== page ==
2 Mesogeion Avenue , 115 27 Athens, Building C, 2nd Floor.
Tel: 0030 210-7702861
Fax: 0030 210-7702861
Introduction: The informational behavior of “consumers - buyers” of health services is a particularly interesting field of research since it can be an essential pillar of strengthening and enriching the quality of health care services. In order to understand the information seeing behavior of blood donors, this research adopts the theoretical framework of Wilson. Aim: The aim of this study was to investigate the information seeking behavior of blood donors in a hospital of C. Attiki. Method: This study was conducted at a large public hospital of Attica. The data collection took place from 03/22/2013 to 22/4/2013. This is a prospective study and included 352 from 651 blood donors (response rate 54%). The data collection was performed by using an existing validating in Greek language questionnaire that investigate the information seeking behavior of Greeks healthcare professionals, which was modified for use in blood donors. Descriptive analysis and correlation analysis was done. Results: 77% of respondents were male, 45.3% were aged 26–35 years and 38% were private employees. The majority of respondents had access to both a computer (91.8%) and the Internet (90.3%) and uses the internet to search for information about health issues (75.9%). The needs of donors are focusing on information on side effects in the donation process (70.8%) for potential health benefits because of blood donor (75.4%) and the obligations and rights of blood donors (65%). The sources used by donors were the internet (47%), friends (33.1%) and the medical and nursing staff (32.5% and 30%, respectively). The only barrier reported was the reliability and validity of data found via the Internet (39.6%). Most respondents felt fairly adequate information on valid sources of information from the health care professionals (81.7%) and want to discuss the information they find on the internet with the health care providers (40.7%). The information helps donors to use this service effectively (74.4%) and believe that the complete information may affect their blood donor behavior and their degree of satisfaction (56.9%). The younger blood donors have a greater need for seeking new sources (2,15±1,47). The private employees have a greater need for information (4,01±3,65), while public employees are more satisfied with the services provided (4,27±3,94). Conclusions: The government must take into account the great importance of the Internet use on health issues, has to utilize the technological capabilities in order to control the validity of websites that refer to health issues and to assist users in evaluating the reliability of the information that blood donors find.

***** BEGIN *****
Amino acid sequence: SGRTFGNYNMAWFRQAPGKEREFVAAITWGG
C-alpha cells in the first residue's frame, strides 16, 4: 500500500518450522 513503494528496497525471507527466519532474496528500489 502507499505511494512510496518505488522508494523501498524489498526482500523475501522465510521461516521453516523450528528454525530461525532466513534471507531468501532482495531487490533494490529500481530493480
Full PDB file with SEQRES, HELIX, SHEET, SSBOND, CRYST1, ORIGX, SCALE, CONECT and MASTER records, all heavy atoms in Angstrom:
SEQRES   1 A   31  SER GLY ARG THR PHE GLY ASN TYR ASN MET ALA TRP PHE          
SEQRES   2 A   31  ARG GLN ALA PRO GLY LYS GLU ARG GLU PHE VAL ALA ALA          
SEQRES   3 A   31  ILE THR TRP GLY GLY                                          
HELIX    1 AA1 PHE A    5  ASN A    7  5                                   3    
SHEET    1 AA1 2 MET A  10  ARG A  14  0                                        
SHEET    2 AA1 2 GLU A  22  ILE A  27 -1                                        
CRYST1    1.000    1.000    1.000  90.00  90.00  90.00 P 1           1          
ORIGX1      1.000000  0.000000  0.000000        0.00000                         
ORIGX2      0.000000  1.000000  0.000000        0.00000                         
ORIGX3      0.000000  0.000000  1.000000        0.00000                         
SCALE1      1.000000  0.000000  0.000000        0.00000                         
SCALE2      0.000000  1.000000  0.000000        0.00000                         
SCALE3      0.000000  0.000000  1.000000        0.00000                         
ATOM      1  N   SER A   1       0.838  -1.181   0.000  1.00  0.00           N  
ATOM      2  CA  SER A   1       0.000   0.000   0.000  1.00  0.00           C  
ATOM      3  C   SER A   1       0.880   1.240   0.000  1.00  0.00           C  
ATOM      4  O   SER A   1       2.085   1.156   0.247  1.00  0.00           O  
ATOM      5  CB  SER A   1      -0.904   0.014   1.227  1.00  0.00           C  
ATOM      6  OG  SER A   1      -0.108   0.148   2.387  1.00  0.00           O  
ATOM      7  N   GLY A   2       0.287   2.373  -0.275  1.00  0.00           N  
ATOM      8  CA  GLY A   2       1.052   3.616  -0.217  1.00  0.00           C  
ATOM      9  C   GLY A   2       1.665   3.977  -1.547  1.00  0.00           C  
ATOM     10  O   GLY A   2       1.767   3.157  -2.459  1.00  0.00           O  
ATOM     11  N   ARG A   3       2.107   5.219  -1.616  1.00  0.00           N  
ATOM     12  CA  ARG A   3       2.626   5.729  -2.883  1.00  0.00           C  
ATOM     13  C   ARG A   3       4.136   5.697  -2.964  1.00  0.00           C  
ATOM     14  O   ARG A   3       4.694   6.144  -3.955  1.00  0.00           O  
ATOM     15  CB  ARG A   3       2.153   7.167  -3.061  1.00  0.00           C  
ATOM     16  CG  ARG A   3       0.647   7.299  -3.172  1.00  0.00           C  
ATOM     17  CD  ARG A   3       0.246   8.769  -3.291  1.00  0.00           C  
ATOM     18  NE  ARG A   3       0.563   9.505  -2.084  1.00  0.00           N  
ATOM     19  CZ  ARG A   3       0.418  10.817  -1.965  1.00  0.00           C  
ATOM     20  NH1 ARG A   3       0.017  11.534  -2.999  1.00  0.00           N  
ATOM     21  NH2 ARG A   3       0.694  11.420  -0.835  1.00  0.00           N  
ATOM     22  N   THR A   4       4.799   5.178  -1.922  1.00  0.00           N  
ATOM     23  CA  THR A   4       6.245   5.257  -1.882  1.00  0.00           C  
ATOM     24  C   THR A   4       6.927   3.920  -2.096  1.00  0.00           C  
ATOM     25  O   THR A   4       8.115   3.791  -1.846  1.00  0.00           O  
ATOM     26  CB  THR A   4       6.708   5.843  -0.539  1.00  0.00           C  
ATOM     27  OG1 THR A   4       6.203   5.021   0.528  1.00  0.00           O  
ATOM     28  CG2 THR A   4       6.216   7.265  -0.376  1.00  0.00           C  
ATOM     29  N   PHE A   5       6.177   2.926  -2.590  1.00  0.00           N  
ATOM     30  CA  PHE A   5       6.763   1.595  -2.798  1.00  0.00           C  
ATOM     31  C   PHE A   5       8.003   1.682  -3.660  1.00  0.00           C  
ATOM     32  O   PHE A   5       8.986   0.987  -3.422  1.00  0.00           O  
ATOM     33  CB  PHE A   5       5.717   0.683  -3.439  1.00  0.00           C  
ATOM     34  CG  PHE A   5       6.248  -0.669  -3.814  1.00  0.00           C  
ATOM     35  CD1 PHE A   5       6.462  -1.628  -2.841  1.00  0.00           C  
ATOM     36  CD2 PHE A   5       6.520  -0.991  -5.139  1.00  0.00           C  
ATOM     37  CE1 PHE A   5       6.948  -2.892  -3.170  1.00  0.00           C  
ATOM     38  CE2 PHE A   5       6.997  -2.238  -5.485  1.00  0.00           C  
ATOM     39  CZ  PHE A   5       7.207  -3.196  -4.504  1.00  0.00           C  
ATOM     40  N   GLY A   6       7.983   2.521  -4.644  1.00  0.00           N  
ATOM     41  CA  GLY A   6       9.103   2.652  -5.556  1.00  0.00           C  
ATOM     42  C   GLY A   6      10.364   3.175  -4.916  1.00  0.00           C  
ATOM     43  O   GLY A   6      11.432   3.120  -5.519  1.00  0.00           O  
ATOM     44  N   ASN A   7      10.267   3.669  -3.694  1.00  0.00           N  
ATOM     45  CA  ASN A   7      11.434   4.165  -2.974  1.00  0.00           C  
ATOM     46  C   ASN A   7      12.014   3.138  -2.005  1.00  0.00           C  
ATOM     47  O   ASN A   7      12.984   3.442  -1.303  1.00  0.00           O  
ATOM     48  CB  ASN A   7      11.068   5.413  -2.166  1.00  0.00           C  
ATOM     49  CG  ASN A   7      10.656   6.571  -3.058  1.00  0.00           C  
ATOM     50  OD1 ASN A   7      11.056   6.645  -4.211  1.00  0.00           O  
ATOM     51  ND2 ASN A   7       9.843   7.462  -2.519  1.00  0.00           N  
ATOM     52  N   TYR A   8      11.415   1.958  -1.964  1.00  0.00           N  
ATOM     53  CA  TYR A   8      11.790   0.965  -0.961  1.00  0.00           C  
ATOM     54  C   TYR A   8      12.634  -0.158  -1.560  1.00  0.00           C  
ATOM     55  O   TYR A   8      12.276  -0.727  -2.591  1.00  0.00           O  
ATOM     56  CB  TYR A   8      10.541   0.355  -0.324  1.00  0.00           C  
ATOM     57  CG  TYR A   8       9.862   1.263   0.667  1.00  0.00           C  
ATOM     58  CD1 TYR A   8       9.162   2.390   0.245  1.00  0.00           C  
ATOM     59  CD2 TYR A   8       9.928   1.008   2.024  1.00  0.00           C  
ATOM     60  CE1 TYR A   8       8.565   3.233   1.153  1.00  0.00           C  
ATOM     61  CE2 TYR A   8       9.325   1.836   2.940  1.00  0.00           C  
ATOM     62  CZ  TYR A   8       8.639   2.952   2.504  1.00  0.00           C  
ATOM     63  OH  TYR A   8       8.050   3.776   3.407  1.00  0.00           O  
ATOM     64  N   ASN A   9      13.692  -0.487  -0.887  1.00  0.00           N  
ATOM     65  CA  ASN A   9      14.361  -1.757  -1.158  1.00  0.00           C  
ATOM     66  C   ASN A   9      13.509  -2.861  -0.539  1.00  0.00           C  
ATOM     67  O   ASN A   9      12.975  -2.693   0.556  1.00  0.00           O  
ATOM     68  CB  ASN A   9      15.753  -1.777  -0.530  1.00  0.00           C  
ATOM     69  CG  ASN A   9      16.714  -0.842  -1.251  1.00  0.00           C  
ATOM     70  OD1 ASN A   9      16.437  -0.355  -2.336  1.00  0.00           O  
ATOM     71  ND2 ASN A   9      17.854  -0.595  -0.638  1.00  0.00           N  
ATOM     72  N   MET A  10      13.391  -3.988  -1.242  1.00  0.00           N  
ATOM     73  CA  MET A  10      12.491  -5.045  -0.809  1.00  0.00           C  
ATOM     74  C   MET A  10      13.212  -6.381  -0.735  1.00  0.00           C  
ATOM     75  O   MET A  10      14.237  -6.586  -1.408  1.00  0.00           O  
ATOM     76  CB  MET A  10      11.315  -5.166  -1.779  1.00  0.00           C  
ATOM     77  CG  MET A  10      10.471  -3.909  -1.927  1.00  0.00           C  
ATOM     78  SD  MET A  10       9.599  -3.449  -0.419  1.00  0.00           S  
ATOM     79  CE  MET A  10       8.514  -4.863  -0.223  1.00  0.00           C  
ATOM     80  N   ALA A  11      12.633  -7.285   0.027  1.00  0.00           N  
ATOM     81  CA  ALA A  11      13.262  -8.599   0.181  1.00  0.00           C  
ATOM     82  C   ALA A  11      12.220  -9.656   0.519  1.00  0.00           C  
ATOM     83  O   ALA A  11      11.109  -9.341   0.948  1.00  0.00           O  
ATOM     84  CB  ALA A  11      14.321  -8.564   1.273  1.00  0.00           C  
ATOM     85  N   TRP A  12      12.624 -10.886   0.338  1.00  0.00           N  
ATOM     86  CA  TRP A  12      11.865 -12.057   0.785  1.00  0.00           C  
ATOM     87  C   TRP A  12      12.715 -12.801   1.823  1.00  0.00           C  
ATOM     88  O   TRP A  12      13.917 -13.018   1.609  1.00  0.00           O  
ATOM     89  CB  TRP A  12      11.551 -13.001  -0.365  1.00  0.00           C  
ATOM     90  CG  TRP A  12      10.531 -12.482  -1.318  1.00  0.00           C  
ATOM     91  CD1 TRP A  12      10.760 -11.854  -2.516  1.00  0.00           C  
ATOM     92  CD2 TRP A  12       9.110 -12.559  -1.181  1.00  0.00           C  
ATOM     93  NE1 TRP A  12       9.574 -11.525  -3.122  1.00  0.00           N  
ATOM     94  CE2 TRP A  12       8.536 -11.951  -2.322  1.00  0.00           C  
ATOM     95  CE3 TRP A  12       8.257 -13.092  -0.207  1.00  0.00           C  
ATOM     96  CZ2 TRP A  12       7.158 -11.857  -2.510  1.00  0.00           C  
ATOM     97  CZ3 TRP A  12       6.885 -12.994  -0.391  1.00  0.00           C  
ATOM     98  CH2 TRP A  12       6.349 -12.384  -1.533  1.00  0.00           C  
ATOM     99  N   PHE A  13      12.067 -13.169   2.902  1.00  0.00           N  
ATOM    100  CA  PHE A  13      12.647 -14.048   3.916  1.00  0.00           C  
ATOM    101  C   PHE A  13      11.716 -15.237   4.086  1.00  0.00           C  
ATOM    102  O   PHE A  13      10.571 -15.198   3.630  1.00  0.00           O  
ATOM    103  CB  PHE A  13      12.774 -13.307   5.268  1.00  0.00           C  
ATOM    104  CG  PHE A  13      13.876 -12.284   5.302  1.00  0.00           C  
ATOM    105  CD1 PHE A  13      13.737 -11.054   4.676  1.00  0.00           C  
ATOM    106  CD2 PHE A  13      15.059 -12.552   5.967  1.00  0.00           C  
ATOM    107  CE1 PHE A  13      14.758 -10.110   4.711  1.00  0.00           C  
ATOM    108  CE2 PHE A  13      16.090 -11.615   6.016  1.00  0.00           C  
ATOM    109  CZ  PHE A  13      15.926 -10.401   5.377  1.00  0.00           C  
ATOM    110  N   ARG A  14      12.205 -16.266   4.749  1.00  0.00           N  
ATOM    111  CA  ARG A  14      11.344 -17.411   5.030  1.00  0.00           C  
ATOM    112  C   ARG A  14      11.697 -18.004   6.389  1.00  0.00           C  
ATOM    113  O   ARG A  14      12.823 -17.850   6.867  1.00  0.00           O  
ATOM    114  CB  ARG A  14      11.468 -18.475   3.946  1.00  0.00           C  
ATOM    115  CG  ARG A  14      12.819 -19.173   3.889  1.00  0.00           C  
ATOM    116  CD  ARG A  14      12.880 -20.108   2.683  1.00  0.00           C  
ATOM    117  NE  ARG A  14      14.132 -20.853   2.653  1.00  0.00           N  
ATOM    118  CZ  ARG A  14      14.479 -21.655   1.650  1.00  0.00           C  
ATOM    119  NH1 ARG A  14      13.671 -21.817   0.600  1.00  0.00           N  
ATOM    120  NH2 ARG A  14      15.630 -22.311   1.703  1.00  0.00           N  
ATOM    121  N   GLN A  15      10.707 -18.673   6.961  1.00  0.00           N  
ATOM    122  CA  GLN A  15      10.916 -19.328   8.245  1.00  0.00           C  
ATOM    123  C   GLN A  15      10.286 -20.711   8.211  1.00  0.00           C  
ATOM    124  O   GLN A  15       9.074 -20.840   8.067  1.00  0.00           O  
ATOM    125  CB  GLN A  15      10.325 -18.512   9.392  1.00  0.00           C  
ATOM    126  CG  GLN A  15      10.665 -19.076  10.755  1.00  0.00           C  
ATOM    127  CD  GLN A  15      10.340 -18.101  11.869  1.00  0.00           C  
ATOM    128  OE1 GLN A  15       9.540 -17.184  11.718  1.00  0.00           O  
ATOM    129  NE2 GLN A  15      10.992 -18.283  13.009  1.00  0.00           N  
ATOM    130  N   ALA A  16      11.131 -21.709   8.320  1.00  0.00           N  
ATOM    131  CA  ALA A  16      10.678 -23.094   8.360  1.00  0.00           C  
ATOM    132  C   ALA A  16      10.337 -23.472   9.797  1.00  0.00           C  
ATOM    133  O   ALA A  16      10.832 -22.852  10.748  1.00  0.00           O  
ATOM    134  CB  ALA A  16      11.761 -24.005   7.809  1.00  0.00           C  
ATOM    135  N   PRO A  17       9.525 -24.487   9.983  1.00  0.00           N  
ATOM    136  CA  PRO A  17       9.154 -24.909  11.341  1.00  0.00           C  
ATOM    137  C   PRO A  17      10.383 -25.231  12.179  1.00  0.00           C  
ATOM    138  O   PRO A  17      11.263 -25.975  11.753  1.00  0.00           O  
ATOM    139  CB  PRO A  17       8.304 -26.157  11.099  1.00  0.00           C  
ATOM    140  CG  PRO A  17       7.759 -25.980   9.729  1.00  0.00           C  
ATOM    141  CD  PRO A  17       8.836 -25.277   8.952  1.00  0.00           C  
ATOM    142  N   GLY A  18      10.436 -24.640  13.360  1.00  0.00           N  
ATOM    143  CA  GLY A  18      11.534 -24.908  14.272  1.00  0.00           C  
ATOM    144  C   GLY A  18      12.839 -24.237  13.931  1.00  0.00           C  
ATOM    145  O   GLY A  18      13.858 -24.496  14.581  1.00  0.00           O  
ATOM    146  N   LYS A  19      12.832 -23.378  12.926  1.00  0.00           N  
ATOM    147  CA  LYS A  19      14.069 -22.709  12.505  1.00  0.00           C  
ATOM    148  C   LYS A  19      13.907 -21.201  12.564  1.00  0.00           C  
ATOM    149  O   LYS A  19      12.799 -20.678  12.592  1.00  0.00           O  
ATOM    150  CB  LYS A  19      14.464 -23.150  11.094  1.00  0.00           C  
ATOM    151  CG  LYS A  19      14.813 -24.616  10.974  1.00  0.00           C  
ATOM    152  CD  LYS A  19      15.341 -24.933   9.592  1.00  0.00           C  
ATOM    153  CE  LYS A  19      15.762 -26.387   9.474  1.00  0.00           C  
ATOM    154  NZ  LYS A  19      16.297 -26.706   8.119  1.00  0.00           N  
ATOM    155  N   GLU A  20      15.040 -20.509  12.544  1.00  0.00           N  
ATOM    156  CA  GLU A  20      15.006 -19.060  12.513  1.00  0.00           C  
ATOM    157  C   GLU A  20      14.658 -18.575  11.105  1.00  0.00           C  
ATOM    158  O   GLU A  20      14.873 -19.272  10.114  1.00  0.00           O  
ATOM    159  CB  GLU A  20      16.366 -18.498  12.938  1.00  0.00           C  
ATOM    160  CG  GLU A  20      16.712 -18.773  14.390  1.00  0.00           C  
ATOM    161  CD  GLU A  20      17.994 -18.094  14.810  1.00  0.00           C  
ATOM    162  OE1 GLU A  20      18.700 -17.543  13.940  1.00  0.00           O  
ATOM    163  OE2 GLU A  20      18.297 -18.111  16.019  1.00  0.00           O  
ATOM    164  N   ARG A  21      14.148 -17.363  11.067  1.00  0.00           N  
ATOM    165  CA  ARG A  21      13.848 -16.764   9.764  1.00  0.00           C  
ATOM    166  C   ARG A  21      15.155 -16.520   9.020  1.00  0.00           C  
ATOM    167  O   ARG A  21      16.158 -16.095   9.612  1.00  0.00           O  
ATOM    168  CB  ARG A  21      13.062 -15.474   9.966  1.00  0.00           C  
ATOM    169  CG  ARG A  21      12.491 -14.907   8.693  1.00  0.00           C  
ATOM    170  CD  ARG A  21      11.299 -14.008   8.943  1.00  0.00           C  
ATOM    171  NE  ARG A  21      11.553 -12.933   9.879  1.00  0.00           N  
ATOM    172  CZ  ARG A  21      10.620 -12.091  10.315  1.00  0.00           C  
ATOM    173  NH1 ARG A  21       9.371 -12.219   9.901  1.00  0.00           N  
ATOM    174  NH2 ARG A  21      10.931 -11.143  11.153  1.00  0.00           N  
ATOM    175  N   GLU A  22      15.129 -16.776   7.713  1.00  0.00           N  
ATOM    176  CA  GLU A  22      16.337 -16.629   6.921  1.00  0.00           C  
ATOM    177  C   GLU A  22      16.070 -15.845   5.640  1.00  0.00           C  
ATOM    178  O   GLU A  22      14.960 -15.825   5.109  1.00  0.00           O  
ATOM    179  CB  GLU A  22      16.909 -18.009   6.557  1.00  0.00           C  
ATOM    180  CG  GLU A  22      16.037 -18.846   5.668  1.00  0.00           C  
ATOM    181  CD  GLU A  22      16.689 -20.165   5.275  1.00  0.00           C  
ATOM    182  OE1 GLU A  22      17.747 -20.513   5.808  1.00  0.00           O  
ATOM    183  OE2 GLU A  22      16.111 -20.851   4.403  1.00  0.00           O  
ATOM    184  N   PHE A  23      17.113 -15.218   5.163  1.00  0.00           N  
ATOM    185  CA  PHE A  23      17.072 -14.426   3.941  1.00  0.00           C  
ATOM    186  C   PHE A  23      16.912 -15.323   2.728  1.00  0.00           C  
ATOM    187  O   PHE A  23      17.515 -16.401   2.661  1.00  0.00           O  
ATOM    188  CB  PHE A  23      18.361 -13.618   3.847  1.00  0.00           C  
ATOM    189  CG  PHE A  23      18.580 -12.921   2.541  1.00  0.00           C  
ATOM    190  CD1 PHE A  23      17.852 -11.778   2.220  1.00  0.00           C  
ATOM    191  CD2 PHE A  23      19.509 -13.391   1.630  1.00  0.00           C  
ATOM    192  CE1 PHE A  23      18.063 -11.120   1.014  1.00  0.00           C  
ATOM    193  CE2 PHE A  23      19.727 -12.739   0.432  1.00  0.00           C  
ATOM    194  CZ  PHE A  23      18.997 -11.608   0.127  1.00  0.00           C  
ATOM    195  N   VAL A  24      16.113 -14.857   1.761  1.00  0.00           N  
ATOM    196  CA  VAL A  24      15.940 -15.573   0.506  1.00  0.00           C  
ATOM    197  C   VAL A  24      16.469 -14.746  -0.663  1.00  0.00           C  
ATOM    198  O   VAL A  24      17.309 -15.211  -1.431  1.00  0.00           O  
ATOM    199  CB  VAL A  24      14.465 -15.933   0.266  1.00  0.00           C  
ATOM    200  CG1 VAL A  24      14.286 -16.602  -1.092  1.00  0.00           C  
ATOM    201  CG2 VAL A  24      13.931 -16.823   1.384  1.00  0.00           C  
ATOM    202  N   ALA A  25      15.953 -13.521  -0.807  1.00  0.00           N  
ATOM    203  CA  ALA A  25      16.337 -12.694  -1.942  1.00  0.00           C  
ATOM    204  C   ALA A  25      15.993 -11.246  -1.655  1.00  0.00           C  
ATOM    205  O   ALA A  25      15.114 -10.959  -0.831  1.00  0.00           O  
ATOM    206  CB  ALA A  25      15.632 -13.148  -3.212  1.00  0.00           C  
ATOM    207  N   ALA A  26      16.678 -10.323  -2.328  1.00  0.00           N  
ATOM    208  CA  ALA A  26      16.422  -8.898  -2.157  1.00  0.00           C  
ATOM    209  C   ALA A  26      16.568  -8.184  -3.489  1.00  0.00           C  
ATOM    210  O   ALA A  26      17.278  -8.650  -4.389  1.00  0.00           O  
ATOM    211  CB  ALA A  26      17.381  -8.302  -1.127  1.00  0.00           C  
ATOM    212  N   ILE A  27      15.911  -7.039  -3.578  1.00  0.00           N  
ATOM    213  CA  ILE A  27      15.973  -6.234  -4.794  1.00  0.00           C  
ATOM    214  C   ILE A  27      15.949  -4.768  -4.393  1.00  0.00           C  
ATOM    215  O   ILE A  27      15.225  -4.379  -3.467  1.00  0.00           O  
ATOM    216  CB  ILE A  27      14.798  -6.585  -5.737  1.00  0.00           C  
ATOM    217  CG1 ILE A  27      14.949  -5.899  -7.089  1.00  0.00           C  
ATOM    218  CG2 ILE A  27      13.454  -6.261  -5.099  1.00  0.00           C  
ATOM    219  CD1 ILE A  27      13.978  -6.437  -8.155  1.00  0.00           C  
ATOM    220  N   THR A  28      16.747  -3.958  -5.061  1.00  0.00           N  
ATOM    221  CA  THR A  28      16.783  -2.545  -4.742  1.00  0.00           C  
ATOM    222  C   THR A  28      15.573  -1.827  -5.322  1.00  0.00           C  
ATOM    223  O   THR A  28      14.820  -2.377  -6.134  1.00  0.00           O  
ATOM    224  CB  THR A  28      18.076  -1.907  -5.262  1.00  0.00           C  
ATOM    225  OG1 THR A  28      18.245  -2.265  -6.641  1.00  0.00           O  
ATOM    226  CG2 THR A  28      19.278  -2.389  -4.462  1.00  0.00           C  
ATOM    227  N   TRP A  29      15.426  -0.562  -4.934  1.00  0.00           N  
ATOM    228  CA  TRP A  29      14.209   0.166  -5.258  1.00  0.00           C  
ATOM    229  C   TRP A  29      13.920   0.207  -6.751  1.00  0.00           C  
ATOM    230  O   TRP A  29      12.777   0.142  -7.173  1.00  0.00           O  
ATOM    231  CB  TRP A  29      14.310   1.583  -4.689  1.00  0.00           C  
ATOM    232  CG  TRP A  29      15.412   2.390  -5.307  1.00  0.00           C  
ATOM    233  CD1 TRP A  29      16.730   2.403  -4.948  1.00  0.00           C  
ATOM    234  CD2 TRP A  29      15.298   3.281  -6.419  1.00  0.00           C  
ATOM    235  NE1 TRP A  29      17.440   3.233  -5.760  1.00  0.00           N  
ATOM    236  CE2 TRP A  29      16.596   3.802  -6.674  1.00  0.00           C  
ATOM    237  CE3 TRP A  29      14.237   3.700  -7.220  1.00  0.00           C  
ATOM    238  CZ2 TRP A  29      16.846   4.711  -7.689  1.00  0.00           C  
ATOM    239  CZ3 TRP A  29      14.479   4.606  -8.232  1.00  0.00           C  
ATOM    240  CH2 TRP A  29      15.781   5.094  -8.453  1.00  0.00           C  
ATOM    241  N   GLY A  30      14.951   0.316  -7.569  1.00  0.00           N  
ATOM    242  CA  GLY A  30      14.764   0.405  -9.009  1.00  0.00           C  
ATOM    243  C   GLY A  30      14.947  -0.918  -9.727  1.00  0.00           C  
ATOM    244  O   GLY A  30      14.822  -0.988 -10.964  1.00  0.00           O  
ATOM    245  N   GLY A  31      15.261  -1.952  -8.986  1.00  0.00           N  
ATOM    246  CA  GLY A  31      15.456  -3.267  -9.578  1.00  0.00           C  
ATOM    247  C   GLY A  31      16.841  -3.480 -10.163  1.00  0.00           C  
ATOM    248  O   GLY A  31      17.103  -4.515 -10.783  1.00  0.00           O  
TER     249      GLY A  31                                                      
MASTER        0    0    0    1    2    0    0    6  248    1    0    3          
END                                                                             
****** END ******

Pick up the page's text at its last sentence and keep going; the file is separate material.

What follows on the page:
|Category:||Volume 54, N 4|
|Authors:||Anestis Chanos , Petros Kostagiolas , George Alexias , George Intas|